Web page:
Companion Veterinary Clinic wants you and your pets to be prepared for the red-hot weather this summer. Whether you are trekking to the stars or to the backyard, your entire crew should be on red alert to recognize, manage, and prevent pet heat risks.

Monitor the National Weather Service’s heat red alerts to protect your pet

The National Weather Service (NWS) issues warnings and watches when heat and humidity, which factor into the heat index, become dangerous:

  • Excessive heat outlook — Issued when an excessive heat event is expected in the next three to seven days
  • Heat advisory — Issued up to 12 hours of the onset of extremely dangerous heat conditions
  • Excessive heat watch — Issued with increased heat wave risk, but unclear timing
  • Excessive heat warning — Issued when extremely dangerous heat conditions will occur in the next 12 hours.

Monitoring these NWS alerts will make you and your “starfleet” aware of bad weather and when you should take immediate action.

Plan ahead—the best pet defense against the heat is a good offense

Attack the heat with these pet precautions to help ensure your summer missions go well:

  • Always have plenty of fresh pet drinking water available—a cooler with ice packs is best.
  • Take frequent indoor breaks from the heat, especially for pets not used to the heat.
  • Clip, but do not shave, your pet’s thick fur, especially pets with dark hair coats.
  • Keep pets in good body condition, because overweight pets suffer heat stress more.
  • Seek or create shade wherever you go (e.g., pack a collapsable tent).
  • Apply a pet safe sunblock, a high SPF baby sunscreen without zinc, or a UV-protective pet sunsuit to pets with thin hair or light-colored skin. Pets with lightly pigmented skin are at risk of sunburn and possibly skin cancer later in life.

Never leave a pet unattended in a vehicle

Whether you are traveling in the Starship Enterprise or the family minivan, never leave pets unattended in a vehicle, because: 

  • The temperature in a parked car can rise 20 degrees in only 10 minutes.
  • Parking in the shade or cracking the windows does not help significantly enough to prevent heat stress.
  • Dark-colored metal or plastic surfaces, such as the dashboard, steering wheel, or seats, can quickly reach higher than 200 degrees.
  • In less than two minutes, a car’s interior temperature can rise from a safe to unsafe level for pets. 

If you must take your pet with you in the car, ensure the air conditioning is working properly, and remember that your pet can die in a hot vehicle in only 10 minutes.

Know if your pet is more susceptible to heat stress

Although any pet can develop heat stress, some pets are more susceptible, including pets with underlying respiratory disease (e.g., a collapsing trachea), congestive heart failure, or laryngeal paralysis. Brachycephalic pets (i.e., pets with short noses and flat faces) have increased heat risk, for reasons including:

  • A decreased ability to pant
  • Increased tongue and palate size relative to their small mouth
  • Small nostrils
  • Small windpipes

In hot conditions, all pets, but brachycephalic pets in particular, benefit from wearing a harness instead of a collar—especially a too-tight collar.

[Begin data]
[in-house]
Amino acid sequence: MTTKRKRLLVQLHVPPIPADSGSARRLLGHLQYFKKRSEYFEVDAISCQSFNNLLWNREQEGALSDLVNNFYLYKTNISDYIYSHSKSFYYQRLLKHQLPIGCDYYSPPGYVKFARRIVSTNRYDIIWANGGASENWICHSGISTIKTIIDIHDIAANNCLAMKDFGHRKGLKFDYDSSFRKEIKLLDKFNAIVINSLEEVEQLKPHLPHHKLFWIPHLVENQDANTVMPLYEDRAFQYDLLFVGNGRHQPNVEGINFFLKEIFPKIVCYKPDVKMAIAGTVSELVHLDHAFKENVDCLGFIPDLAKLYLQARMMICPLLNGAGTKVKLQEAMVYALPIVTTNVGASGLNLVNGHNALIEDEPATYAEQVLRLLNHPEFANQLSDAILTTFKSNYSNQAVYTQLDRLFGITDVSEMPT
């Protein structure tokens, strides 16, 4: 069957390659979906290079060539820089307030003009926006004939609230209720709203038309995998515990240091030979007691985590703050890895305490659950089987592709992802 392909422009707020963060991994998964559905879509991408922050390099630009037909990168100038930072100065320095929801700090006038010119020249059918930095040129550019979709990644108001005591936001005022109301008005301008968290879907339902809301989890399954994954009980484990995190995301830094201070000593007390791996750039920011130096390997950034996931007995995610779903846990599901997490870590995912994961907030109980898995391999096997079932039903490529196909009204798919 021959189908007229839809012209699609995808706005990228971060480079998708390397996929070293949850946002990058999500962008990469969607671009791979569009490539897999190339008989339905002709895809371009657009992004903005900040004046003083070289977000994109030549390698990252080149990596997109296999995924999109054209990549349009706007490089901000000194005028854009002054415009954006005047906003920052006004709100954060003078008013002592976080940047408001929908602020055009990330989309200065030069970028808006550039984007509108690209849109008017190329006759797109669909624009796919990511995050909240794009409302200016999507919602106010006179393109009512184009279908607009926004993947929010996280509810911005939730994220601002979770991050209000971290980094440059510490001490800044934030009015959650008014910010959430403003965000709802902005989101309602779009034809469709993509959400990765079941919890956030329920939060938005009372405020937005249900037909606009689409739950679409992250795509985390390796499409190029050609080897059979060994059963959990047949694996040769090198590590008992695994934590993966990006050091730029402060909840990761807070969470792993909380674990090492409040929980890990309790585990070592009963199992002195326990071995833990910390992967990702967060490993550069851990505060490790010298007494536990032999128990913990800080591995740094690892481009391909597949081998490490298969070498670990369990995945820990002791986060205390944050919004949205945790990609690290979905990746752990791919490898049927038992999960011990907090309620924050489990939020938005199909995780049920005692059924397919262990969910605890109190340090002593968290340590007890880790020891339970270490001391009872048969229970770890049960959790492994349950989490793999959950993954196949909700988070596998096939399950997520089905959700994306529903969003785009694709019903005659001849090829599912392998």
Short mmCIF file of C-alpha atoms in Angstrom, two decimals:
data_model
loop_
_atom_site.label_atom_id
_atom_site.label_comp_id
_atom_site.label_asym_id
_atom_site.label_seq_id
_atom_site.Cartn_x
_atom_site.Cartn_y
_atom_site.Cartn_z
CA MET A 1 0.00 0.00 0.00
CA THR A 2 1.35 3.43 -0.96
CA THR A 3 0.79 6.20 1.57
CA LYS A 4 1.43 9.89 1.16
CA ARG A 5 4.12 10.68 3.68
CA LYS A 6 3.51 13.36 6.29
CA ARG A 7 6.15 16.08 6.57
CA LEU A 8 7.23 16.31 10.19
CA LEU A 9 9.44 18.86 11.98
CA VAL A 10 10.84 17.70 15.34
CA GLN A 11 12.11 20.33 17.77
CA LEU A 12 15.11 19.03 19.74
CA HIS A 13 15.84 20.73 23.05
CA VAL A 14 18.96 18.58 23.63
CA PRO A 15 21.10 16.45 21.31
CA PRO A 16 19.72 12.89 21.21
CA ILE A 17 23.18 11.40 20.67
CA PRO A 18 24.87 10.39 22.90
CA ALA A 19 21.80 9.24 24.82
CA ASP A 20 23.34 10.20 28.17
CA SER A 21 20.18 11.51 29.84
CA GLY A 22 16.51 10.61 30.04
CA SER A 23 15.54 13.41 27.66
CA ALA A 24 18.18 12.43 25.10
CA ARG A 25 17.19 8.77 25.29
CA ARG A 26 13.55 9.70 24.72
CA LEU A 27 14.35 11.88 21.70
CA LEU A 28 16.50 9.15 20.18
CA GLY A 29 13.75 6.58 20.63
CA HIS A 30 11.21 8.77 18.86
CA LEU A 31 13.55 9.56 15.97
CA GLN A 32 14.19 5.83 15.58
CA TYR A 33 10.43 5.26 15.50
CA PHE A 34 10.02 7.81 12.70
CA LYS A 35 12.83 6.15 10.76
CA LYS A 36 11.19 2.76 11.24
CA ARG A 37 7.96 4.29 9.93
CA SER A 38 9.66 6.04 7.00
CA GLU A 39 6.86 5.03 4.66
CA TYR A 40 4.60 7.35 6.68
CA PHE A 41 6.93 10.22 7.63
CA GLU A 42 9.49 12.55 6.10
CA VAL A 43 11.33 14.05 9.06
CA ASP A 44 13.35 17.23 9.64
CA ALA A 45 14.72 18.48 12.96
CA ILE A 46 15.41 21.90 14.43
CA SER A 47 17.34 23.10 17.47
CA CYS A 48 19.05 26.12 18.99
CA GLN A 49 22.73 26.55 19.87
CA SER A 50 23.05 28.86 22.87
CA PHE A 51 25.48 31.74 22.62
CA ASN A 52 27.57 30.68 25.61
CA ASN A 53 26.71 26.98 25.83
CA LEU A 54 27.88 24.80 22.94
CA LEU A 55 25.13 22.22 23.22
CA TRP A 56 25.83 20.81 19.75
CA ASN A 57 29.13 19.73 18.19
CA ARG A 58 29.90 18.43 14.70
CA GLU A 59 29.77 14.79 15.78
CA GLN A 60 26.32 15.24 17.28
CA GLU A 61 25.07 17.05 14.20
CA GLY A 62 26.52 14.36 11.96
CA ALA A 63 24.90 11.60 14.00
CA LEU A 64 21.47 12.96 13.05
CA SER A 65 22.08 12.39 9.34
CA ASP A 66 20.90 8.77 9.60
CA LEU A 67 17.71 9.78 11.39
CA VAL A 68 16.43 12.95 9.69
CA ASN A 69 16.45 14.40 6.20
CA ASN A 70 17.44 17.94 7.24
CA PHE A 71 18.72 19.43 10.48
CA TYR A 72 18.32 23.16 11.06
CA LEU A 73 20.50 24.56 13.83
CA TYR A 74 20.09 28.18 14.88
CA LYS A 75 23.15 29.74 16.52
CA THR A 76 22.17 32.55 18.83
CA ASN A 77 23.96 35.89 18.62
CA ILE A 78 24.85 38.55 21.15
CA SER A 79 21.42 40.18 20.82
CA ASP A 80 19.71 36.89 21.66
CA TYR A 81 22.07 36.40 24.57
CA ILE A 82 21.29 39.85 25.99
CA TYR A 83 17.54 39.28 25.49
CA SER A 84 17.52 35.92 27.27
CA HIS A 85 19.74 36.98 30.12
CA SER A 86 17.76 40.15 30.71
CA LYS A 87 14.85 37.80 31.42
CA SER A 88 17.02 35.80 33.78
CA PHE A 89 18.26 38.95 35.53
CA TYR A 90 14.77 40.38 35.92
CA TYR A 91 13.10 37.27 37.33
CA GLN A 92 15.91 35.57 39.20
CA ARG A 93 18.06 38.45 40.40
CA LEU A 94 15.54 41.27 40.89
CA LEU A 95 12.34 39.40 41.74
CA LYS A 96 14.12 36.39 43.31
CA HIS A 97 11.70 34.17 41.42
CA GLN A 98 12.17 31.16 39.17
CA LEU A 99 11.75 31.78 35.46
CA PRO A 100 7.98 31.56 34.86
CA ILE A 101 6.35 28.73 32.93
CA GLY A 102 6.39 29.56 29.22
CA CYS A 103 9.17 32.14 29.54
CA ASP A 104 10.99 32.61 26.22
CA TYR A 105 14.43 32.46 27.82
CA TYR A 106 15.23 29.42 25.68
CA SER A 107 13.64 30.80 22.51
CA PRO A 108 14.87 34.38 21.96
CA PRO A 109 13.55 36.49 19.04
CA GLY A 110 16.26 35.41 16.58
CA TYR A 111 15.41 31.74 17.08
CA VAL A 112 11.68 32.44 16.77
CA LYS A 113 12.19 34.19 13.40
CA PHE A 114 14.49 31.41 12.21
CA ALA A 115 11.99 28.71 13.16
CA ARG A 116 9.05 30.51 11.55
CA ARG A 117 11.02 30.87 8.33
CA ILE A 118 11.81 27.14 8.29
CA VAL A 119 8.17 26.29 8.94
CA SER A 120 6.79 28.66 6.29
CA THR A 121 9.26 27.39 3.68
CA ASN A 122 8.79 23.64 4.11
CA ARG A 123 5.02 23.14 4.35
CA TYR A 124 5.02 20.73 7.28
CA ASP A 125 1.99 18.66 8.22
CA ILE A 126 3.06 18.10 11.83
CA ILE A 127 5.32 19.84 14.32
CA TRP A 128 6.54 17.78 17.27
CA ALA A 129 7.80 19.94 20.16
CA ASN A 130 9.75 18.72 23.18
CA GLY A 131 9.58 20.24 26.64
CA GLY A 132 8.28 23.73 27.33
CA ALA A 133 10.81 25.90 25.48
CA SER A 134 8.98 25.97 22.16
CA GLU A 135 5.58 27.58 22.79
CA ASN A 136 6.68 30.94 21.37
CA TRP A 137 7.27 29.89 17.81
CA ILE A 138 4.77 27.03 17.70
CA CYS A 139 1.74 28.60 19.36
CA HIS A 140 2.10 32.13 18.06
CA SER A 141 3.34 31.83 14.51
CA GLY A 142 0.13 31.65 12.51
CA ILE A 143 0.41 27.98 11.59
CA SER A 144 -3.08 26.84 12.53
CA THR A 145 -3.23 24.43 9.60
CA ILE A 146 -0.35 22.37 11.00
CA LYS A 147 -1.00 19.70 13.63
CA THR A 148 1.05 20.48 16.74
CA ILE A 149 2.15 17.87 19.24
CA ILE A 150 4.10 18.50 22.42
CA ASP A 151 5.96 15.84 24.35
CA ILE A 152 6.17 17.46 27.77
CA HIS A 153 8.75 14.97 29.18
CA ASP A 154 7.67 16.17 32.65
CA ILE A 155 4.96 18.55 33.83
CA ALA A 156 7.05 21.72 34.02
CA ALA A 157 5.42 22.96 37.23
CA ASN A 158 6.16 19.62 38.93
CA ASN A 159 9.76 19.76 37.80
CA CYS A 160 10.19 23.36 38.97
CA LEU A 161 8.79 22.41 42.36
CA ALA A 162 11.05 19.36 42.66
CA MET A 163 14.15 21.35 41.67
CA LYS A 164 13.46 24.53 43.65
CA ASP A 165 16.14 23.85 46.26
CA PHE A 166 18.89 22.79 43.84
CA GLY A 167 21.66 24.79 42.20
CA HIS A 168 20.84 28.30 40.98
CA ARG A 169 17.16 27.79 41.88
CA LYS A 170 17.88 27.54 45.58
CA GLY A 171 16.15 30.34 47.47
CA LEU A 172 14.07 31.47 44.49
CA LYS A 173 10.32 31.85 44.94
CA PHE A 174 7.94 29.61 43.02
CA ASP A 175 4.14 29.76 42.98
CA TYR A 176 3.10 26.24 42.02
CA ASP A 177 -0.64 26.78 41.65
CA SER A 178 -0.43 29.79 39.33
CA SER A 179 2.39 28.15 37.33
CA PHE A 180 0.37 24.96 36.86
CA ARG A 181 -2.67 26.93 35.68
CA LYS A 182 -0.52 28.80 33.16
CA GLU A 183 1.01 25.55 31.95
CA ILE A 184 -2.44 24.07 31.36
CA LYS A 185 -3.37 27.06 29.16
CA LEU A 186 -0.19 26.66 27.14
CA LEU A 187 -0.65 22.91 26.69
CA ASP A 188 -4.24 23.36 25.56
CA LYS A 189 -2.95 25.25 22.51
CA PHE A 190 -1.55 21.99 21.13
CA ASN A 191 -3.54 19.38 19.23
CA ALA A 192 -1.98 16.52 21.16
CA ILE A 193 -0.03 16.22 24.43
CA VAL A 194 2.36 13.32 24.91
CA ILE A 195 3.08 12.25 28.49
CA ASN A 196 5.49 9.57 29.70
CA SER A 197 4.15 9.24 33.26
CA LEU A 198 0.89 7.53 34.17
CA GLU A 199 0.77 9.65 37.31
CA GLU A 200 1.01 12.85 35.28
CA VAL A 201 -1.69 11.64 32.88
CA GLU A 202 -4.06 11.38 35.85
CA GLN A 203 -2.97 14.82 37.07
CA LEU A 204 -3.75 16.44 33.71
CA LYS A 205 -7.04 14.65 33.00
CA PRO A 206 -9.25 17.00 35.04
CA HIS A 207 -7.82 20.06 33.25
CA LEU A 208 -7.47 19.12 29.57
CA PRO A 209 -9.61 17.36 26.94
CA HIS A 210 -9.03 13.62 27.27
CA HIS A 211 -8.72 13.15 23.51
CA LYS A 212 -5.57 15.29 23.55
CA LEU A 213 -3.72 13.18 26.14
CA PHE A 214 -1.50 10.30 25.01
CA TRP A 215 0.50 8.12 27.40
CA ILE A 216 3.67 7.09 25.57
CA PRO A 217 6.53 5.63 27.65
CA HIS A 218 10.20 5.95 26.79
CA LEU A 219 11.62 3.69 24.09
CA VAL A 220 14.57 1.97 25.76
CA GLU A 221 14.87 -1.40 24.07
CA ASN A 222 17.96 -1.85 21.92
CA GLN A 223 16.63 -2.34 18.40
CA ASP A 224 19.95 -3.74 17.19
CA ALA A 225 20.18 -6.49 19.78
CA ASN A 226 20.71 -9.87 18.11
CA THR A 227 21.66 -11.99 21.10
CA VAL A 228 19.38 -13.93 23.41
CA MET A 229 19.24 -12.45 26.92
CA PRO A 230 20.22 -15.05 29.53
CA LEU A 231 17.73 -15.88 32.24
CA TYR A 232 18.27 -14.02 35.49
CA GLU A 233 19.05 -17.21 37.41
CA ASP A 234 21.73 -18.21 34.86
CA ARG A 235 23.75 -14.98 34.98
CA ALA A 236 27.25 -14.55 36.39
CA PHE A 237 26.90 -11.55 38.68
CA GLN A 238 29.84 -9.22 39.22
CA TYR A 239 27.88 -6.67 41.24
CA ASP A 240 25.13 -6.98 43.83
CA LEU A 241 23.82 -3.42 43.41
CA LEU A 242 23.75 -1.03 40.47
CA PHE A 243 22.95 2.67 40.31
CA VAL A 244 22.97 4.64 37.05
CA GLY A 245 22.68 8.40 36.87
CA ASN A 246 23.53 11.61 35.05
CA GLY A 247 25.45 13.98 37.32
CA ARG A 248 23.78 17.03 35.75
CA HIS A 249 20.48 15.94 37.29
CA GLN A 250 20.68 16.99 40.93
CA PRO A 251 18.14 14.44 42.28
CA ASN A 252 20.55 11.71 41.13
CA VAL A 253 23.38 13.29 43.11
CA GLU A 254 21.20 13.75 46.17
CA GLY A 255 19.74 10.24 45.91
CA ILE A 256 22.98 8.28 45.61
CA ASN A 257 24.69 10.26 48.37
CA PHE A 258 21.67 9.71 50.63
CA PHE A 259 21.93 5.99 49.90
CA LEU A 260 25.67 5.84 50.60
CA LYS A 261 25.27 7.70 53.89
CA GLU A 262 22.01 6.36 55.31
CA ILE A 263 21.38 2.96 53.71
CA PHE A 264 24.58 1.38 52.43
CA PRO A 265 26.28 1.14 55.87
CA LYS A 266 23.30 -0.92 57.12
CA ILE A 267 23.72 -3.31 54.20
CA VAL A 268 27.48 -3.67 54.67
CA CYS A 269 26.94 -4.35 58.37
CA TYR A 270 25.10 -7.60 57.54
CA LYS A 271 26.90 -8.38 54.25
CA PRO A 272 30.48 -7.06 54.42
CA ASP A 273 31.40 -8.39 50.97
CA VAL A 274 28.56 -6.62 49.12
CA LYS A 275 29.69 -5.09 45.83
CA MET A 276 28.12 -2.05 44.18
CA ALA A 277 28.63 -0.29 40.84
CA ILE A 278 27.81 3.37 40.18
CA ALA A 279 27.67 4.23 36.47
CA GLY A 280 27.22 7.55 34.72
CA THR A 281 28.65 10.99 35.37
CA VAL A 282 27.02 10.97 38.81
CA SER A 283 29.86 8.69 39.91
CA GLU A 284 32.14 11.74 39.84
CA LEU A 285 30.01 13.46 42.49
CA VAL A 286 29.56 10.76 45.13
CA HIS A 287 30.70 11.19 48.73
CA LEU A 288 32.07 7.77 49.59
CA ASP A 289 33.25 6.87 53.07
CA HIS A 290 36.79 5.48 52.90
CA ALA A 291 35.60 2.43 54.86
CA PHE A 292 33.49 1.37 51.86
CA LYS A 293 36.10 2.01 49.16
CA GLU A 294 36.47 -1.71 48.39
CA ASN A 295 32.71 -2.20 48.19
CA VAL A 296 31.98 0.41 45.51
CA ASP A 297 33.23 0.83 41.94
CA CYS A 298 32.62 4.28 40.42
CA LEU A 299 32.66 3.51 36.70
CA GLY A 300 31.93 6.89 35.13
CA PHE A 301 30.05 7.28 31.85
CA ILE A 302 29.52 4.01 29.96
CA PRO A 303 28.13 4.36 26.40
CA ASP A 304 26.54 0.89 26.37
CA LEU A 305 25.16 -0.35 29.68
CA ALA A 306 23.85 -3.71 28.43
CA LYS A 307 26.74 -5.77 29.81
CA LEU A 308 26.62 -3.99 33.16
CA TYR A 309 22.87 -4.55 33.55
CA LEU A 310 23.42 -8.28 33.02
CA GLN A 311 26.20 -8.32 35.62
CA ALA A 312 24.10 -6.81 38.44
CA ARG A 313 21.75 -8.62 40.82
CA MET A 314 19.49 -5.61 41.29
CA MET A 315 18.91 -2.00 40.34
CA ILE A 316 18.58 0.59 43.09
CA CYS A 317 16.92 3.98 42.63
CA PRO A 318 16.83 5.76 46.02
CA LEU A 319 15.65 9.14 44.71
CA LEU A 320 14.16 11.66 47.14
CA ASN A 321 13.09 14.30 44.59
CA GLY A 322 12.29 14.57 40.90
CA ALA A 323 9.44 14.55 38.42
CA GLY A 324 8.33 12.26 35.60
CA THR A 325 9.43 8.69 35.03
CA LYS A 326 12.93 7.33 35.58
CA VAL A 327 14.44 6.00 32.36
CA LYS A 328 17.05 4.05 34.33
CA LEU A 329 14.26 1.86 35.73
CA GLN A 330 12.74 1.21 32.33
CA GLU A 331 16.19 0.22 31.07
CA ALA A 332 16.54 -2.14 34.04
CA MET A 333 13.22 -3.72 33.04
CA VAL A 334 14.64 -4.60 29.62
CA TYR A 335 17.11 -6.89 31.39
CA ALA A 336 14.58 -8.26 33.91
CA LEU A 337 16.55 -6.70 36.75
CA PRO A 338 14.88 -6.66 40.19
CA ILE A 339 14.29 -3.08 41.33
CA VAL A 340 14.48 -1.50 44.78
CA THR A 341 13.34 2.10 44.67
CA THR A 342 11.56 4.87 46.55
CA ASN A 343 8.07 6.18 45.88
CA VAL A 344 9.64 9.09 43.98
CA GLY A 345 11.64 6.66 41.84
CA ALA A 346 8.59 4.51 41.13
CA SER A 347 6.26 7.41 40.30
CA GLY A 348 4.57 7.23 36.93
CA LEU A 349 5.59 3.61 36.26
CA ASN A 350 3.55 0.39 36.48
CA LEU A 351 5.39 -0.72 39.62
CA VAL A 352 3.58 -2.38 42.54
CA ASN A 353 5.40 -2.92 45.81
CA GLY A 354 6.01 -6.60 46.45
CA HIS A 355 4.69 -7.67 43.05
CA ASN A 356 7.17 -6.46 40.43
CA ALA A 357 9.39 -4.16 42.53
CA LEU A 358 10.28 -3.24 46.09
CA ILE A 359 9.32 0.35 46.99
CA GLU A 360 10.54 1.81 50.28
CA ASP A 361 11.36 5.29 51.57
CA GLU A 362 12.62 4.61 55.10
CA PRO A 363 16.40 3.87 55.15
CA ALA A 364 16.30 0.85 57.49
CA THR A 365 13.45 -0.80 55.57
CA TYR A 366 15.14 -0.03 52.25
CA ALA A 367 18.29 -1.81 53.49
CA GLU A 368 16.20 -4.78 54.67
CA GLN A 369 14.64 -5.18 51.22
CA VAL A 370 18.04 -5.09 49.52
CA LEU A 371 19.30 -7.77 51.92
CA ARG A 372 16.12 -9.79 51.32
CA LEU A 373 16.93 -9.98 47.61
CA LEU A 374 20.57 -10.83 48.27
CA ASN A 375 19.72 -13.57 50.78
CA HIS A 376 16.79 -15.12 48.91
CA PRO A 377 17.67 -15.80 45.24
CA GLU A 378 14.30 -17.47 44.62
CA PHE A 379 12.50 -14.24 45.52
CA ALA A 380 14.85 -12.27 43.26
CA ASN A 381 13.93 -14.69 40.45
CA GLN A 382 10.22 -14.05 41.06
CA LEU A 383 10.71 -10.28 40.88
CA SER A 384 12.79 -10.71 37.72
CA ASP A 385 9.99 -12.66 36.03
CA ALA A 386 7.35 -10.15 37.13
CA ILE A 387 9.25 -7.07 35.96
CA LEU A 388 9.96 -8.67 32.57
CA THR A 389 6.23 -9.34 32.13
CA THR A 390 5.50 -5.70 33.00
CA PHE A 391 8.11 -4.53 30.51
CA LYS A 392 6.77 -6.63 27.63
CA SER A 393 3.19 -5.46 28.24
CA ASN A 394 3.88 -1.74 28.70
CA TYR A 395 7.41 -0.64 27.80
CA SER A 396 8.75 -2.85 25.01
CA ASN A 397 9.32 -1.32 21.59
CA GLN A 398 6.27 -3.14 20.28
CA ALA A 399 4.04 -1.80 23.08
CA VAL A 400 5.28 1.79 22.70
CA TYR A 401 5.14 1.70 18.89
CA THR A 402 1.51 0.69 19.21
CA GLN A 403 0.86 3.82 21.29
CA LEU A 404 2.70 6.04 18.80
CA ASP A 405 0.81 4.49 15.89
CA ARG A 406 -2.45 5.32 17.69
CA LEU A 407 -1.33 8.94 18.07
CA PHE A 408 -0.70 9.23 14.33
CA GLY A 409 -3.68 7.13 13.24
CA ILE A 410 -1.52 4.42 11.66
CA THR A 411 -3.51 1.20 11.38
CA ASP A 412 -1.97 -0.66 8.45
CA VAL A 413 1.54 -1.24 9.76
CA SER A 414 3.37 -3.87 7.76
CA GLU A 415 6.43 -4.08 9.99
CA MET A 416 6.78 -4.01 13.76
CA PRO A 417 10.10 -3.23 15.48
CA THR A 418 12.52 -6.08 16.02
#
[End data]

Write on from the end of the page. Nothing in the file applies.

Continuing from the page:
Watch for pet heat stress and heatstroke signs

Many active or excitable dogs won’t slow down in the heat. They will gladly “go where no dog has gone before” to please their owners, or from FOMO (i.e., fear of missing out). Watch your pet carefully for the following heat stress signs:

  • Distressed, loud panting
  • Labored breathing
  • Restlessness, agitation
  • Bright red gums
  • Drooling, gagging, or vomiting
  • Unsteadiness, weakness, collapse
  • Heat prostration, inability to rise
  • Bloody diarrhea

Heatstroke is less common in cats, but can occur if they are trapped in a small, hot space, such as a vehicle or clothes drier. Cats rarely pant, and they need emergency veterinary care if they are open-mouth breathing. 

Helping overheated pets

The summer heat is a fact of life—we can’t ask Scotty to beam us up away from the weather. If your pet becomes dehydrated or overheated, take the following steps:

  • Move them to a cool, shaded, or air-conditioned area.
  • Direct a fan or moving air toward them, if possible.
  • Frequently offer small amounts of room temperature or slightly cool drinking water.
  • Mist your pet with room temperature water.
  • Take their rectal temperature, if possible—higher than 102.5 degrees is not normal.
  • Bring your pet to Companion Veterinary Clinic as soon as possible, first calling to let us know you are on your way, so we can be prepared. Pets who suffer heat prostration or heatstroke can develop multiple organ system failure and have a guarded to poor prognosis, with only 50% survival rate.

Avoid overcooling your pet

First science officer Mr. Spock might find it illogical, but excessive rapid cooling measures can make your pet worse:

  • Never apply ice packs, which can constrict or damage blood vessels in the skin.
  • Never apply cold water directly to your pet.
  • Never use wet towels, which can trap body heat.
  • Never apply rubbing alcohol to your pet’s skin or paw pads without veterinary direction, because your pet can absorb harmful levels into their bloodstream.

The heat may make this summer feel like more of a Sun Trek than a Star Trek, so follow  Companion Veterinary Clinic’s heat safety tips, and stay on “Red Alert” so that your pet “Live(s) Long and Prosper(s)” in the summer heat. However, do not hesitate to contact us should your pet be affected by the heat.